This article was originally published by The Mennonite

Back on track: Life happened—and it didn’t fit the budget

From Mennonite Mutual Aid’s Everyday Stewardship magazine, summer 2008

Five years ago I wrote an article in Mennonite Mutual Aid’s magazine about our new experience with budgeting, and our hope to be on the debt-free road and looking toward a managed retirement. In that article, I talked about going through a faith-oriented money management class taught by MMA counselor Donovan Zimmerman at our church in Glendale, Ariz. Ron and I had been married 33 years before we really started talking, planning, and working together on our financial situation in that class using Good Sense Budgeting materials.

It changed our lives for the better. We had new tools for managing our money, using the envelope system of budgeting our money, allotting specific amounts in envelopes for each type of expense.

However, life’s ups and downs don’t always fit in an envelope—or make common sense! Our journey since has been through many mountaintop and valley experiences.

Financial changes are like any changes you make in your lifestyle—whether your diet, your devotions, or your exercise routine—you need to stay focused and keep your routine. When one thing falls from your normal cycle, then everything can fall apart.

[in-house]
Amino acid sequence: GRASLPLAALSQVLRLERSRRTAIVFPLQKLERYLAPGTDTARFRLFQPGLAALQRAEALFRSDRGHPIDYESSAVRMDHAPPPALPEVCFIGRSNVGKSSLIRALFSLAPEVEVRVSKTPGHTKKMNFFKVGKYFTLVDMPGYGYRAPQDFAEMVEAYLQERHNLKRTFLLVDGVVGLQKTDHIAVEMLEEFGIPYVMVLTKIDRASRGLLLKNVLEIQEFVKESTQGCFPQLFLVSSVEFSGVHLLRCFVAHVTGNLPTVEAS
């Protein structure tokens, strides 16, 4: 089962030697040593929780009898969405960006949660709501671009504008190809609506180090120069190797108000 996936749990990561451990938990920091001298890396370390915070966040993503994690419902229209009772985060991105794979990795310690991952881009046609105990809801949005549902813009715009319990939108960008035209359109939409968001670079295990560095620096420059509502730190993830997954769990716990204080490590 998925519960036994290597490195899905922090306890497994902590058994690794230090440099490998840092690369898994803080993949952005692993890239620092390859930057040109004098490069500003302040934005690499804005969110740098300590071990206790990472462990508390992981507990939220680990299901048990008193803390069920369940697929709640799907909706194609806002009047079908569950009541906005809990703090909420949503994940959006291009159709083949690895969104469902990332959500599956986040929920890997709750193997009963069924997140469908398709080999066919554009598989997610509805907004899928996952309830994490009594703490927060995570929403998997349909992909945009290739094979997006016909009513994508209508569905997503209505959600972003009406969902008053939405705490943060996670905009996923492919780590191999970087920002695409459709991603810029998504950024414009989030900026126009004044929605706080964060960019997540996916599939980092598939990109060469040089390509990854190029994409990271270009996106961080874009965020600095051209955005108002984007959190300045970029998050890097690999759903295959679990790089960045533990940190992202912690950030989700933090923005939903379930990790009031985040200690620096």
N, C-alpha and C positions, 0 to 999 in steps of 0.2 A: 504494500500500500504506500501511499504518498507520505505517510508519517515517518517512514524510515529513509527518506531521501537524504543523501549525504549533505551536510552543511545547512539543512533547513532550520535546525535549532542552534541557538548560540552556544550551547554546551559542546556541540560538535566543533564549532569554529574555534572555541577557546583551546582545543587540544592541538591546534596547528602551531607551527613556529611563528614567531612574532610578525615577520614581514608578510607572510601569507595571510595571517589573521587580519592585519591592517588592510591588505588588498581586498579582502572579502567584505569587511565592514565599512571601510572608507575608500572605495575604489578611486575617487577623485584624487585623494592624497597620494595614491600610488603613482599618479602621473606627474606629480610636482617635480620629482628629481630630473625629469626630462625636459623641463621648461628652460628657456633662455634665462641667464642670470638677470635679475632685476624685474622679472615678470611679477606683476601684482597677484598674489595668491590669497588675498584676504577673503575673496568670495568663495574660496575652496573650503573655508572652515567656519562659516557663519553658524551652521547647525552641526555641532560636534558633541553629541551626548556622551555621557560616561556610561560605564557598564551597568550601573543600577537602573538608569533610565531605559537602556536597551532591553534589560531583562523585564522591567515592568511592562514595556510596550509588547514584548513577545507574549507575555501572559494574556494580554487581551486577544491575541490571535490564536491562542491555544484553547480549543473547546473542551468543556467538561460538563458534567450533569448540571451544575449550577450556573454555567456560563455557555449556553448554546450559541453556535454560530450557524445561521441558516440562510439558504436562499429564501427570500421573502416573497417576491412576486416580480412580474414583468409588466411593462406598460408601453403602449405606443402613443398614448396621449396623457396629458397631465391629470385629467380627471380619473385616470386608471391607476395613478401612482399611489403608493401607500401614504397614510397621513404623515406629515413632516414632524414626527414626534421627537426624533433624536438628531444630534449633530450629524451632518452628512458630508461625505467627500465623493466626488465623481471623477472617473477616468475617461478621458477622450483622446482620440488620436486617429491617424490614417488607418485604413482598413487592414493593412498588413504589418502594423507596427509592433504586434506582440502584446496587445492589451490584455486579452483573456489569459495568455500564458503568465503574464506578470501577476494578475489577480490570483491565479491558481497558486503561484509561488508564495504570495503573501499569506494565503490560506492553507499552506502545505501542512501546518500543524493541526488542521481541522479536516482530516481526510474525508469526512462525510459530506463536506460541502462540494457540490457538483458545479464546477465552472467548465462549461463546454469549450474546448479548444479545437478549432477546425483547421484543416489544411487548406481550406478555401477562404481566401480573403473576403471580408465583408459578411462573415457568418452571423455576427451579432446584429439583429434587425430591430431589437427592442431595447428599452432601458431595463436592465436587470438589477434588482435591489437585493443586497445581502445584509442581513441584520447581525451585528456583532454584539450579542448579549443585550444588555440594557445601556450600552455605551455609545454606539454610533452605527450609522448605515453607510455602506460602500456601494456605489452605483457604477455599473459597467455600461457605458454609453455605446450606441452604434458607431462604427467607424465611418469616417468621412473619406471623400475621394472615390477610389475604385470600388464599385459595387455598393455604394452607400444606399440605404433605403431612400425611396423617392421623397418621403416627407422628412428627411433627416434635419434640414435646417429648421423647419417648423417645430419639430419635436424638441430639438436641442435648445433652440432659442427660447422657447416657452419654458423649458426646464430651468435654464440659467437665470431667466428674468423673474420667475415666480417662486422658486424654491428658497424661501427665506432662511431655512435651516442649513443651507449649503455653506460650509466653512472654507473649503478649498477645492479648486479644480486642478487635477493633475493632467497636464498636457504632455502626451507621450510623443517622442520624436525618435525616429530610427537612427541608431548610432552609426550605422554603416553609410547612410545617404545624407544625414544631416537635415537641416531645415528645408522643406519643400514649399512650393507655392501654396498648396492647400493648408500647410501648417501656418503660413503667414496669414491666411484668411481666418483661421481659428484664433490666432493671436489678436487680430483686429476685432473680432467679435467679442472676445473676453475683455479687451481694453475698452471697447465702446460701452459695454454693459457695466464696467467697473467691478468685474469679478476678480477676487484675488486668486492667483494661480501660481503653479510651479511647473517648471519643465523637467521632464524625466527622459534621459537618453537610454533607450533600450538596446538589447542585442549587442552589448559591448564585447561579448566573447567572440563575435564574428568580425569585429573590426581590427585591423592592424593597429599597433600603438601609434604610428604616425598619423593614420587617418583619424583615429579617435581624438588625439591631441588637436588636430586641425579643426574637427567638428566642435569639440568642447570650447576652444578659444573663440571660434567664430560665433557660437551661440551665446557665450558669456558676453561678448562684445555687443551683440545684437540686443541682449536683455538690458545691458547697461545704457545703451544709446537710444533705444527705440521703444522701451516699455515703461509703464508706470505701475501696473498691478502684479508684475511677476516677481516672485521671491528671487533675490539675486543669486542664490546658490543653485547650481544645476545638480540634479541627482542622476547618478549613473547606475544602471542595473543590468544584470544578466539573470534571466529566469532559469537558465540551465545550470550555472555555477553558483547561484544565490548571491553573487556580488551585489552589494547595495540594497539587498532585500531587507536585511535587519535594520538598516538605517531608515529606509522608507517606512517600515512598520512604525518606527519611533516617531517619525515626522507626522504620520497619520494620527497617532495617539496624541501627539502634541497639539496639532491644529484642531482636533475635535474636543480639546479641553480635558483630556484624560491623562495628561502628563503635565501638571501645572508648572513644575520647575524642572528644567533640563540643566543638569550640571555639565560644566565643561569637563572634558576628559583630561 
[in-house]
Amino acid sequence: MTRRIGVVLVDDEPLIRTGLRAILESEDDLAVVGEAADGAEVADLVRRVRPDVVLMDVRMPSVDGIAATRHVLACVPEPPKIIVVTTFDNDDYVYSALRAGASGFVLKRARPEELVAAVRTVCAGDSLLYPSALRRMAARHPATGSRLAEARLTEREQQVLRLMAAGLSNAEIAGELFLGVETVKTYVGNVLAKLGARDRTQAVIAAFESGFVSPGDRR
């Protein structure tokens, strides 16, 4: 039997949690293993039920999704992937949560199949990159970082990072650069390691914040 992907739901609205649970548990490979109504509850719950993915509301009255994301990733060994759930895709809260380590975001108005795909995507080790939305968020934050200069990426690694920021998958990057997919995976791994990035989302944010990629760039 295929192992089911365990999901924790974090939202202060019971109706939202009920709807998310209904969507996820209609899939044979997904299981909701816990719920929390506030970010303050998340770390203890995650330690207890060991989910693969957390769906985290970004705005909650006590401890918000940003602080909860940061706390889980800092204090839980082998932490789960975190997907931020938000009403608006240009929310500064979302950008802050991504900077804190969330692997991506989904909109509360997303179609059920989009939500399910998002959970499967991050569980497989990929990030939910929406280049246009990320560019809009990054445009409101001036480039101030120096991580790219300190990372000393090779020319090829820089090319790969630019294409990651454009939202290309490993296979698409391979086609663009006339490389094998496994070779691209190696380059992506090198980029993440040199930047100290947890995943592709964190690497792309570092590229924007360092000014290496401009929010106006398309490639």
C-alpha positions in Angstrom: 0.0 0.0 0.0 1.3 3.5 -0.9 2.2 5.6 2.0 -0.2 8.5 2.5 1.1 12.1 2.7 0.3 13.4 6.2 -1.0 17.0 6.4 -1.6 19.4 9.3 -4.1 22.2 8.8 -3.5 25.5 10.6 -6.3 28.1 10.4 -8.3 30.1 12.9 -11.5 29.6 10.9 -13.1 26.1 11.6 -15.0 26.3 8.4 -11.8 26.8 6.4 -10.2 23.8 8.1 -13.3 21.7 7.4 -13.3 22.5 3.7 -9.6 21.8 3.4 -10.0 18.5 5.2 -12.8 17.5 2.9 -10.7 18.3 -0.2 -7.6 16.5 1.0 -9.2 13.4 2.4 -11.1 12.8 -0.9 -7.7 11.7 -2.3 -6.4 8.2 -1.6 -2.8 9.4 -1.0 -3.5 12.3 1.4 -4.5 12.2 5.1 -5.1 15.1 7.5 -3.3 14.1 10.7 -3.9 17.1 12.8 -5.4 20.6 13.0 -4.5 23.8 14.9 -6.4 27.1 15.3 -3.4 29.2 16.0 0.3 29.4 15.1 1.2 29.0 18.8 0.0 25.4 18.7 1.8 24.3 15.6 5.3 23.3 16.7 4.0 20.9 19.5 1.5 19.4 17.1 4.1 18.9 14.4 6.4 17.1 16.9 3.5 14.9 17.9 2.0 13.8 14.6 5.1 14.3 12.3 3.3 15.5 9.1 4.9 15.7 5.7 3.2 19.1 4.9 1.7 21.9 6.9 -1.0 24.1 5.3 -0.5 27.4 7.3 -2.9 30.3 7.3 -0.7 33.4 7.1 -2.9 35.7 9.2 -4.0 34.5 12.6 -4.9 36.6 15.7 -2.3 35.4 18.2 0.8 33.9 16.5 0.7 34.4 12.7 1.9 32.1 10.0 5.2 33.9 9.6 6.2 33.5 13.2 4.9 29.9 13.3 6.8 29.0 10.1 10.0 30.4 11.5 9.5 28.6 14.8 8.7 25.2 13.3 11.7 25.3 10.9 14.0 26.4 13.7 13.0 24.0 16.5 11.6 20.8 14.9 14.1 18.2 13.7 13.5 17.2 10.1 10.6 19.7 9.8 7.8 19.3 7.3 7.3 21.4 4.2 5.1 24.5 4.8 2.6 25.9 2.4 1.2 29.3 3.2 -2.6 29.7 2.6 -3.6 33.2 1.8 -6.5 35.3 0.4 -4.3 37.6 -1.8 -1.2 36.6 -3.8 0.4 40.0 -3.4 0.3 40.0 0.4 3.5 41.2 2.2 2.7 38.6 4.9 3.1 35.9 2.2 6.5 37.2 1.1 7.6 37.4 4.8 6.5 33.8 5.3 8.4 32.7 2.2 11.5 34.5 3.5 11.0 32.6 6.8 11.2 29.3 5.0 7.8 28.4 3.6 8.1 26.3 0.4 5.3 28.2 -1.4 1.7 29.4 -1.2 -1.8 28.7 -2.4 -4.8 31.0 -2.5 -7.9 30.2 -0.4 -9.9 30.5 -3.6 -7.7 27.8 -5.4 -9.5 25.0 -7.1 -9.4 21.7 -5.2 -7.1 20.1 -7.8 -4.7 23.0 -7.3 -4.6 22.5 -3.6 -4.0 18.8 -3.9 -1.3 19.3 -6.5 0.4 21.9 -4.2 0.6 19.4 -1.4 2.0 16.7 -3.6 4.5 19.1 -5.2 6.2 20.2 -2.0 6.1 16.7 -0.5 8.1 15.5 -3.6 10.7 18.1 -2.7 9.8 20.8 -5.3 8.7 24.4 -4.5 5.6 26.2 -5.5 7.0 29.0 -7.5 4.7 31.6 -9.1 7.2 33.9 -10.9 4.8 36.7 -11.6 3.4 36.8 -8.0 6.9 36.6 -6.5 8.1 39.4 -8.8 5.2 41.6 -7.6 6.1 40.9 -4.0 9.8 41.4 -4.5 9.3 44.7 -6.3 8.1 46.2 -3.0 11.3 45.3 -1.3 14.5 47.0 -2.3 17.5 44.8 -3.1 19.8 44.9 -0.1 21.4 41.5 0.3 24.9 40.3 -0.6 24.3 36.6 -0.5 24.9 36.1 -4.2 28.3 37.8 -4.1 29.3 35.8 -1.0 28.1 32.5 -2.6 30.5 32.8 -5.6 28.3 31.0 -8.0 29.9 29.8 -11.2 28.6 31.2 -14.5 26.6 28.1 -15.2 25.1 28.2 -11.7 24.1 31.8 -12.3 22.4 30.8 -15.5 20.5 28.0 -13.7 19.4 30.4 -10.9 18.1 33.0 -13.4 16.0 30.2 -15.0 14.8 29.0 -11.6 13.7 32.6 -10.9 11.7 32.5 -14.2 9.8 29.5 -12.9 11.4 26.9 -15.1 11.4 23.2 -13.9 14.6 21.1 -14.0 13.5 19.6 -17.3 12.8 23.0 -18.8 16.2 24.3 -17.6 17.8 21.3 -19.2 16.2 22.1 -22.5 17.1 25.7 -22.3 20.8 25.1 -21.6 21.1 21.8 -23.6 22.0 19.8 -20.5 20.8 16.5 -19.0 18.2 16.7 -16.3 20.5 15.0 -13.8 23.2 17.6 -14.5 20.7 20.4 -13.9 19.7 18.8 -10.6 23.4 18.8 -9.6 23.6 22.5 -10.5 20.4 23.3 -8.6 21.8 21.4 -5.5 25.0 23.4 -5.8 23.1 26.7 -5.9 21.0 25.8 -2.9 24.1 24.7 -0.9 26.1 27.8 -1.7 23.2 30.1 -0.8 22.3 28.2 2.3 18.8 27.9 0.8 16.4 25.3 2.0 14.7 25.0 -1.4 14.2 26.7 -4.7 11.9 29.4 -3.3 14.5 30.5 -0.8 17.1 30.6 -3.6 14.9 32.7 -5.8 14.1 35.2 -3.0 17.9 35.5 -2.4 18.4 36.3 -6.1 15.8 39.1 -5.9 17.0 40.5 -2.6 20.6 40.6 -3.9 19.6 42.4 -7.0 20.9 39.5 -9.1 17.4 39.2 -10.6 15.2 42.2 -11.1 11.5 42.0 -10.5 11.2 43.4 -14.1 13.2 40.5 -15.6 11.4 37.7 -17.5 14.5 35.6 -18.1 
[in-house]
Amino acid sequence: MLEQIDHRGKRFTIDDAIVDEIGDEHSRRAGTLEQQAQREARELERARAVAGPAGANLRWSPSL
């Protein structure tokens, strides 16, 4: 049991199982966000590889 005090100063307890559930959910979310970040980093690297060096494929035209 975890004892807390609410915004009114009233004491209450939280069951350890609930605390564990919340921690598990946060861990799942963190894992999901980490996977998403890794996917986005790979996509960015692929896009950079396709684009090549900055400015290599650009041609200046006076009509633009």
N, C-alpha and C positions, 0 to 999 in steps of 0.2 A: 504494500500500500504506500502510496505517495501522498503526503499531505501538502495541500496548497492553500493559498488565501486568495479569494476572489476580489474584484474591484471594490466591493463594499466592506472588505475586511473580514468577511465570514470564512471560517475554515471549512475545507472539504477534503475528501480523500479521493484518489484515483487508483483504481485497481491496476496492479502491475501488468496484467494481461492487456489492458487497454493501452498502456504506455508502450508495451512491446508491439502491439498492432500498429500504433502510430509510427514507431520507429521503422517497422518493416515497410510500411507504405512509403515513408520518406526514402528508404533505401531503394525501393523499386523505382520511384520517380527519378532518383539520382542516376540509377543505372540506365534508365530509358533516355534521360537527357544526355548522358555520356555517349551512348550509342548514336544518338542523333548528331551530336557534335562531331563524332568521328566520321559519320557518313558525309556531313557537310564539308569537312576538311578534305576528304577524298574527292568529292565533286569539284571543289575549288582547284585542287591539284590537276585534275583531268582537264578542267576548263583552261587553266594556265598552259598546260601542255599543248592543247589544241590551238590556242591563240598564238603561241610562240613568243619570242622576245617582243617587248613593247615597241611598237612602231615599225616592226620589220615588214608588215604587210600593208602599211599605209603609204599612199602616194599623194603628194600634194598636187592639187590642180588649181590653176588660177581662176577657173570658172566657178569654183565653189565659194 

Our one thing was Ron losing his job when he was our top breadwinner. This not only upset our lifestyle and routine but also stressed our relationship a great deal as we communicated about money.

We didn’t have that three-month cushion that the Good Sense class had encouraged, and even though Ron secured a job to hold us over right away, our income was greatly reduced and the company car was gone.

We were in a valley of life and experienced what a lot of people experience when losing a job. It isn’t just the security of income, but also losing something you have been trained for and love to do. So emotionally, grieving that loss compounded our stress. Then, within two months, he secured another job that was still less money but did provide us with a vehicle.